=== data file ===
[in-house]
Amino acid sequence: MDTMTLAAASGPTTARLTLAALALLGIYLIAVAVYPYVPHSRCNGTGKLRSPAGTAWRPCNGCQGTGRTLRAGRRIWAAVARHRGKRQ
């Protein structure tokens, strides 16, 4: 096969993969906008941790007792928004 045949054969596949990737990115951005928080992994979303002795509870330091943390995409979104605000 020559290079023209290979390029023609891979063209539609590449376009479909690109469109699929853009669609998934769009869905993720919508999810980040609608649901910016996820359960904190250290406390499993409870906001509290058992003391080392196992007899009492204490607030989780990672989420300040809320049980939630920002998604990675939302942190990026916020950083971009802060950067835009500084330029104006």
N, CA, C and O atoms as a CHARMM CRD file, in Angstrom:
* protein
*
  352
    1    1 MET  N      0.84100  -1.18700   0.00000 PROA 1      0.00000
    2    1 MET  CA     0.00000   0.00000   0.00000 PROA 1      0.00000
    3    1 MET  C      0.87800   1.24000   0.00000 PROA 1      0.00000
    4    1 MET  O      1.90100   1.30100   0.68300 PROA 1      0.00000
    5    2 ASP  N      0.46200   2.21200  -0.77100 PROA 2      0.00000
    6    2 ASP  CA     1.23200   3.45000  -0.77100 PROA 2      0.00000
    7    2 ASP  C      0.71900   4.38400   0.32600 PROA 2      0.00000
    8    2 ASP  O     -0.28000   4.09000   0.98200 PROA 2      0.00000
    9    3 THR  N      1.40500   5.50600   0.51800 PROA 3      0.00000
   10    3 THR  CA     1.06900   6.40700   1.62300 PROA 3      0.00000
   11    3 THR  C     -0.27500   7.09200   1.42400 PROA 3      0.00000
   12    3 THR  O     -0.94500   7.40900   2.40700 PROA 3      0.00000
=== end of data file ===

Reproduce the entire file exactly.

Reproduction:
[in-house]
Amino acid sequence: MDTMTLAAASGPTTARLTLAALALLGIYLIAVAVYPYVPHSRCNGTGKLRSPAGTAWRPCNGCQGTGRTLRAGRRIWAAVARHRGKRQ
């Protein structure tokens, strides 16, 4: 096969993969906008941790007792928004 045949054969596949990737990115951005928080992994979303002795509870330091943390995409979104605000 020559290079023209290979390029023609891979063209539609590449376009479909690109469109699929853009669609998934769009869905993720919508999810980040609608649901910016996820359960904190250290406390499993409870906001509290058992003391080392196992007899009492204490607030989780990672989420300040809320049980939630920002998604990675939302942190990026916020950083971009802060950067835009500084330029104006």
N, CA, C and O atoms as a CHARMM CRD file, in Angstrom:
* protein
*
  352
    1    1 MET  N      0.84100  -1.18700   0.00000 PROA 1      0.00000
    2    1 MET  CA     0.00000   0.00000   0.00000 PROA 1      0.00000
    3    1 MET  C      0.87800   1.24000   0.00000 PROA 1      0.00000
    4    1 MET  O      1.90100   1.30100   0.68300 PROA 1      0.00000
    5    2 ASP  N      0.46200   2.21200  -0.77100 PROA 2      0.00000
    6    2 ASP  CA     1.23200   3.45000  -0.77100 PROA 2      0.00000
    7    2 ASP  C      0.71900   4.38400   0.32600 PROA 2      0.00000
    8    2 ASP  O     -0.28000   4.09000   0.98200 PROA 2      0.00000
    9    3 THR  N      1.40500   5.50600   0.51800 PROA 3      0.00000
   10    3 THR  CA     1.06900   6.40700   1.62300 PROA 3      0.00000
   11    3 THR  C     -0.27500   7.09200   1.42400 PROA 3      0.00000
   12    3 THR  O     -0.94500   7.40900   2.40700 PROA 3      0.00000